On April 15, 2016, the U.S. Food and Drug Administration (FDA) announced the release of three new draft guidance documents on drug compounding under Sections 503A and 503B of the Food, Drug, and Cosmetic Act (FDCA).[1] These draft guidance documents cover:

Through these topics, the documents provide further insight into FDA’s current position on certain areas of drug compounding.

Prescription Requirement Under Section 503A

In its draft guidance on Section 503A’s prescription requirement, FDA provided insight into its approach to enforcement of Section 503A’s requirement that compounding eligible for certain FDCA exemptions under 503A may occur only pursuant to a valid prescription or under very limited circumstances prior to receipt of such a prescription. While FDA acknowledged the need for some physicians to maintain office supplies of compounded drugs, it established a relatively strict approach to anticipatory compounding, including compounding for office use. FDA noted that under Section 503A(a)(2) of the FDCA, licensed pharmacists and physicians may compound prior to receipt of a patient-specific prescription only if such compounding is in limited quantity and based on a history of receiving valid prescription orders for the compounded drug within the context of an established relationship with the prescribing practitioner.

FDA declared that it would not “consider a compounder to have exceeded the limited quantity condition” as long as it holds no more than a 30-day supply of a particular compounded drug in order to fill valid prescriptions it receives later. The compounder must determine what constitutes a 30-day supply based on the maximum amount of a given product for which it received patient-specific prescriptions in a 30-day period during the previous year. If these requirements are met, FDA will not try to determine whether the compounder actually expected to receive a prescription for a particular patient or prescriber prior to compounding the drug product. However, FDA stated that if a hospital, clinic or other medical office wishes to store compounded products in excess of the limited quantities described above, it must obtain such compounded drugs from a registered outsourcing facility compliant with Section 503B.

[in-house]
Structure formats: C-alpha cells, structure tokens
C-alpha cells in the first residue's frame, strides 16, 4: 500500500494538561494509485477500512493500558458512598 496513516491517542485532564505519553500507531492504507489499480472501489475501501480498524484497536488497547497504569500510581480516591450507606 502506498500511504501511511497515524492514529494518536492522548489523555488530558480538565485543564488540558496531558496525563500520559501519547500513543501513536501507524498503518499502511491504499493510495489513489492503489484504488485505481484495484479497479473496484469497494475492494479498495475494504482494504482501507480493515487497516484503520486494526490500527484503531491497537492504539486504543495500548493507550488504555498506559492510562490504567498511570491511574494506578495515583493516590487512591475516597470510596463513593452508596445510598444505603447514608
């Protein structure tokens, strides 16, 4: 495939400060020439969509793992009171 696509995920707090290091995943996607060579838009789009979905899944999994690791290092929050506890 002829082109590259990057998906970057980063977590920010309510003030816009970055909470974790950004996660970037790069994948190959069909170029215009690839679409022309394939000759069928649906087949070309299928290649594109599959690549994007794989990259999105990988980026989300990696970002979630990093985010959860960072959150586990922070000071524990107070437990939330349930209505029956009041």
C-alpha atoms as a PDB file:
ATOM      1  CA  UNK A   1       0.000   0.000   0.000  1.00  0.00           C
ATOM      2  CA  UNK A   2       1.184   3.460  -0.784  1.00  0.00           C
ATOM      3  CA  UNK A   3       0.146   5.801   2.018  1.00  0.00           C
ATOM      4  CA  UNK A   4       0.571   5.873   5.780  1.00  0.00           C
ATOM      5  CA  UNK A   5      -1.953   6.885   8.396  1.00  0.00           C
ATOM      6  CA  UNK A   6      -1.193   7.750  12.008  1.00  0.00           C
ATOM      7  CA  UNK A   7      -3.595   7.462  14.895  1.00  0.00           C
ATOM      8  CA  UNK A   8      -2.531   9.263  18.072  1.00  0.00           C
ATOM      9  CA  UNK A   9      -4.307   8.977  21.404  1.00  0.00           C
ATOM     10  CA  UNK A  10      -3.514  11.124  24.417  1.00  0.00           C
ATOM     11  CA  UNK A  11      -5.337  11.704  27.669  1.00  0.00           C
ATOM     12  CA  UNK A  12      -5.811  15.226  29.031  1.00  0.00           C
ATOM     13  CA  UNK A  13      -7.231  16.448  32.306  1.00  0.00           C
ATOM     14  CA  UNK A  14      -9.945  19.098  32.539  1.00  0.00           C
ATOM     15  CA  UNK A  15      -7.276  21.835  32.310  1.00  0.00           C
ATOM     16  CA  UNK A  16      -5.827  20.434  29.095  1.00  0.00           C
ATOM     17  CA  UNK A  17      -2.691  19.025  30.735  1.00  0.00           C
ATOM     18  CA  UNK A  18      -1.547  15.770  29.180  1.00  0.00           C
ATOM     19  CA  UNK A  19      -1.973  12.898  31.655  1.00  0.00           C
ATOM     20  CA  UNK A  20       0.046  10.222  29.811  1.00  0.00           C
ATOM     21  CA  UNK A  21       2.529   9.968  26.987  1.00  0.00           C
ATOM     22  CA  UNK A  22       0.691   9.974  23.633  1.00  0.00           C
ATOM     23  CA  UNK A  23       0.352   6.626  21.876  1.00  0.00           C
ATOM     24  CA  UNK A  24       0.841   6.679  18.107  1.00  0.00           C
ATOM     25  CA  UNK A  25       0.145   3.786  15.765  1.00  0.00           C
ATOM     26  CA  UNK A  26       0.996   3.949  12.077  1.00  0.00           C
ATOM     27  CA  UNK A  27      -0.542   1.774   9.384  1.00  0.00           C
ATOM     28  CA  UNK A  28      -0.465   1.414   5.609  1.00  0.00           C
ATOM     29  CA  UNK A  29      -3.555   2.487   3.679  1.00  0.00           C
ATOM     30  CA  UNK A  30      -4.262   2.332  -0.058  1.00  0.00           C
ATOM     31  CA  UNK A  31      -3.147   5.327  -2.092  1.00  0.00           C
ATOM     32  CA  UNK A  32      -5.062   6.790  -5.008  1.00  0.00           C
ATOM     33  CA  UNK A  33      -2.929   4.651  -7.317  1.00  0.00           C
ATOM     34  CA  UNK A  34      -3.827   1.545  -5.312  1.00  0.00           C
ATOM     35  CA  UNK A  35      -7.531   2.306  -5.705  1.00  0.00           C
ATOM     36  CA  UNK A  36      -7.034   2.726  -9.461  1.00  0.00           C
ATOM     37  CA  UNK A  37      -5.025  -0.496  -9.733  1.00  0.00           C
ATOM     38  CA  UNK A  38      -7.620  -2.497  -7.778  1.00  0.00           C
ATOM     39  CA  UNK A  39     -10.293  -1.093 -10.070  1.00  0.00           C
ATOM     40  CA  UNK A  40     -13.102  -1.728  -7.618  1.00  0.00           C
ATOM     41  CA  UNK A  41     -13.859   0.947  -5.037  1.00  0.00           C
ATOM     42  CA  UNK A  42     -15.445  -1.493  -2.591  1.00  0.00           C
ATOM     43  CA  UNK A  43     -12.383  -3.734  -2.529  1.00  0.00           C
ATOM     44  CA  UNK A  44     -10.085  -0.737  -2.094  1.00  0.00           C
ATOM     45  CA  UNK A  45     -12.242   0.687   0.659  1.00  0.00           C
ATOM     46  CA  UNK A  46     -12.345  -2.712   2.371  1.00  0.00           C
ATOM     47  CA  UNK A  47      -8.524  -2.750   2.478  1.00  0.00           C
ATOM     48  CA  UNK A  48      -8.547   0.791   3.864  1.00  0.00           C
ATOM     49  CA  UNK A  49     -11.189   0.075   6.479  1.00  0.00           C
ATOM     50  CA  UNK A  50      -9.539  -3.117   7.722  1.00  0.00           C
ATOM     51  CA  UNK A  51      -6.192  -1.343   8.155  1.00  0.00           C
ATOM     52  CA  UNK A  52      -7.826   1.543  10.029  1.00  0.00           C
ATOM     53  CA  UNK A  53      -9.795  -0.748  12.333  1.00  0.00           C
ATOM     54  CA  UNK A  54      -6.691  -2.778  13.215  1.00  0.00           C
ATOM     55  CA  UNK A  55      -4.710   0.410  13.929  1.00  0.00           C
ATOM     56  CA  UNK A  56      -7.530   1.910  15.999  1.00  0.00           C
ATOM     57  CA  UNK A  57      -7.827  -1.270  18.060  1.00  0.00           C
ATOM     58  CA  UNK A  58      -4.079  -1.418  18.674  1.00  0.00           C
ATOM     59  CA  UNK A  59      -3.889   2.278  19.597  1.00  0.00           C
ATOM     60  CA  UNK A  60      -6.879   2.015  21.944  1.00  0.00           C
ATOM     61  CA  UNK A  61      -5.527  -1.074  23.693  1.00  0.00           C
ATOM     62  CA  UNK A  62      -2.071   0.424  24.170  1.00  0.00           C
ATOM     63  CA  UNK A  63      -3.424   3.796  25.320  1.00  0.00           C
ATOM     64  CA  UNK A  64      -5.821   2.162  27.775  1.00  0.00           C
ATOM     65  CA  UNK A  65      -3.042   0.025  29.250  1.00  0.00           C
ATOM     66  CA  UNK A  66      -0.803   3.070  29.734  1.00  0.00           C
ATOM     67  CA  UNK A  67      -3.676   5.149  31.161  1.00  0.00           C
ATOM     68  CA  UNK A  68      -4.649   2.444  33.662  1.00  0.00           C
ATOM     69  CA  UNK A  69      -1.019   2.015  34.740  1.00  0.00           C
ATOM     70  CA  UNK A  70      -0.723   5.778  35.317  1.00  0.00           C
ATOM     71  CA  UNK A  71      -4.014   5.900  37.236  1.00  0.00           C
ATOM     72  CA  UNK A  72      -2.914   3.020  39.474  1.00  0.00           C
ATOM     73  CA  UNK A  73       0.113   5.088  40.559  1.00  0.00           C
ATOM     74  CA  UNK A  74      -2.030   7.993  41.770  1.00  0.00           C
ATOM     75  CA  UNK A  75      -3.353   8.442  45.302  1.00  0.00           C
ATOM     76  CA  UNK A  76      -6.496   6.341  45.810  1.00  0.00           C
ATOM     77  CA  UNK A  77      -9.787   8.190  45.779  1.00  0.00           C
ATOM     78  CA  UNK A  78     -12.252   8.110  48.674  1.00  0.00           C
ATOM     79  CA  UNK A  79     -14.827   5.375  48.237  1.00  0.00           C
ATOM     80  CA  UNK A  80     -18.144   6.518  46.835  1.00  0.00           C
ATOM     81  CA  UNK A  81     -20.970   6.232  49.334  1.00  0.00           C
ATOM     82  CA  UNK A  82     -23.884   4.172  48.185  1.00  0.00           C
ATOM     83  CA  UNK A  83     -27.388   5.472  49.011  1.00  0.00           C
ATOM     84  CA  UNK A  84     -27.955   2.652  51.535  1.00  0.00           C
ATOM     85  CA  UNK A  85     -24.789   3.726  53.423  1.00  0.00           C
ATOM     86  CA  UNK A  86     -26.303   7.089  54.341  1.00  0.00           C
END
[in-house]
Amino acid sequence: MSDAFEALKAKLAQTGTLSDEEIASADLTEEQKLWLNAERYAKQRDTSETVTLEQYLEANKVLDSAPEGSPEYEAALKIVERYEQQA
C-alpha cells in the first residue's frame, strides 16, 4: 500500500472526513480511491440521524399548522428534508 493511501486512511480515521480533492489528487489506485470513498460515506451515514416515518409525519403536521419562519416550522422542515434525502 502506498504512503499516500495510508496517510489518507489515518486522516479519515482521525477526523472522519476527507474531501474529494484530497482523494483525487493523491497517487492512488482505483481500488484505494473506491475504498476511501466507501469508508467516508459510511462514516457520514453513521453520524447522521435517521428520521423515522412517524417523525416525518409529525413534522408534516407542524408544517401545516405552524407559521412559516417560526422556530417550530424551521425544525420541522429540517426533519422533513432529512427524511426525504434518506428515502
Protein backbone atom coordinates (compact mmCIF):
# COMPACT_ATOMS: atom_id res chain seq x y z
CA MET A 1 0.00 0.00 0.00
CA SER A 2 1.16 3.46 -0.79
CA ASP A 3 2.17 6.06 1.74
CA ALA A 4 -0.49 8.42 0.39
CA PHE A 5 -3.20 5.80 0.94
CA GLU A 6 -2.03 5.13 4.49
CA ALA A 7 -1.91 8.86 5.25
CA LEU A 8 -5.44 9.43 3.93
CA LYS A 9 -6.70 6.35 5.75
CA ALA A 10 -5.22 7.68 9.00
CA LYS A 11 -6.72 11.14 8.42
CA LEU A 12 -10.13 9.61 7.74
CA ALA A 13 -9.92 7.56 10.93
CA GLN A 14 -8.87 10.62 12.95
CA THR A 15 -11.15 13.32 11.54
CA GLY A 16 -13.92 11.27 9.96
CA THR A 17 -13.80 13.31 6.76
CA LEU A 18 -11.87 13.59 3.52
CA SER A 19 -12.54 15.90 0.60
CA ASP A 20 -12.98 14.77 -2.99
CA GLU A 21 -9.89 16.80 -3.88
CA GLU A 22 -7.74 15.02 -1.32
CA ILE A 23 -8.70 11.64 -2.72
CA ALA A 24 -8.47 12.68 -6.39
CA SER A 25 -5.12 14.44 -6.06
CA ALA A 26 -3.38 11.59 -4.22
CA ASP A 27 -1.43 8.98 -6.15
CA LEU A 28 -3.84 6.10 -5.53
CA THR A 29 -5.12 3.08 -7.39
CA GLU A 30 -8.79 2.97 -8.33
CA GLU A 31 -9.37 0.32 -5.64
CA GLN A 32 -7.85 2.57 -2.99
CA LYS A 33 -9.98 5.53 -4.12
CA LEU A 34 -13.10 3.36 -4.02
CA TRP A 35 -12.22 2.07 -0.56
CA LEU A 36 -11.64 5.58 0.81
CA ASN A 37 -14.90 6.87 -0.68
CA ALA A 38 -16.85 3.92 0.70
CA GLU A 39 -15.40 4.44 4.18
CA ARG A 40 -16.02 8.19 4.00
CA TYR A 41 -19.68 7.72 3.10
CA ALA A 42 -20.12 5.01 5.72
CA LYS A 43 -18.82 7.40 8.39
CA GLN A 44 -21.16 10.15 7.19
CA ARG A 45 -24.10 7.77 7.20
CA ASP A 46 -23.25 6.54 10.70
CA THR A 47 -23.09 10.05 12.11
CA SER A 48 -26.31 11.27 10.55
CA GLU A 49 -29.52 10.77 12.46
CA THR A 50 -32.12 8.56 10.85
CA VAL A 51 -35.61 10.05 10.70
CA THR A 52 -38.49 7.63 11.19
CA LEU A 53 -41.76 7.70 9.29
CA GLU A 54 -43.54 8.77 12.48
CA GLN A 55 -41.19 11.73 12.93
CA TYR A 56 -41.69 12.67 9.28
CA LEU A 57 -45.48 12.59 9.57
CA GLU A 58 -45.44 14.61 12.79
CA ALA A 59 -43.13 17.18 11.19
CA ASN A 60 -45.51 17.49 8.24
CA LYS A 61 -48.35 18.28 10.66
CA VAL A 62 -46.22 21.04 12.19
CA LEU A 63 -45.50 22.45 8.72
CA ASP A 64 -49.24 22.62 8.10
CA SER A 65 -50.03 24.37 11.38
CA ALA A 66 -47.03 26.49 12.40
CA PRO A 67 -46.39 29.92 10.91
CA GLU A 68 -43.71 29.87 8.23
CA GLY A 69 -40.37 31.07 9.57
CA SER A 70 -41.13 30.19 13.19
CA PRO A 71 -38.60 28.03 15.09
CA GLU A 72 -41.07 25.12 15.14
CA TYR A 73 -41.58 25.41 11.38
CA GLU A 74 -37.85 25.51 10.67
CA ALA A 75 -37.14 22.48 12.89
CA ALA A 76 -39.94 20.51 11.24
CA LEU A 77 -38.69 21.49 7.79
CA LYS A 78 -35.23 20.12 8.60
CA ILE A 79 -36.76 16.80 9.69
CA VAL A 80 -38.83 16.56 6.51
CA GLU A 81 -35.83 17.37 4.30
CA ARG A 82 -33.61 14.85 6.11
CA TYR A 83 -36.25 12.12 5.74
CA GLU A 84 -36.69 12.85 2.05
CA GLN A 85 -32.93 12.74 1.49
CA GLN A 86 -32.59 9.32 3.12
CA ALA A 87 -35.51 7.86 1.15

Hospital and Health System Compounding

In its draft guidance on hospital and health system compounding, FDA recognized the need of hospitals to maintain supplies of certain compounded drugs in anticipation of immediate patient needs, but reiterated that compounding under Section 503A requires a patient-specific prescription. Nonetheless, FDA stated that it does not intend to take enforcement actions against hospital pharmacies that distribute compounded drugs without a patient-specific prescription, provided that all of the following conditions are met:

  1. The hospital pharmacy distributes the compounded products only to facilities under common ownership and control and that are located within one mile of the compounding pharmacy;
  2. The drugs will be administered only within the health facility, pursuant to a patient-specific prescription; and
  3. The pharmacy otherwise complies with all of the requirements of Section 503A in compounding the drug.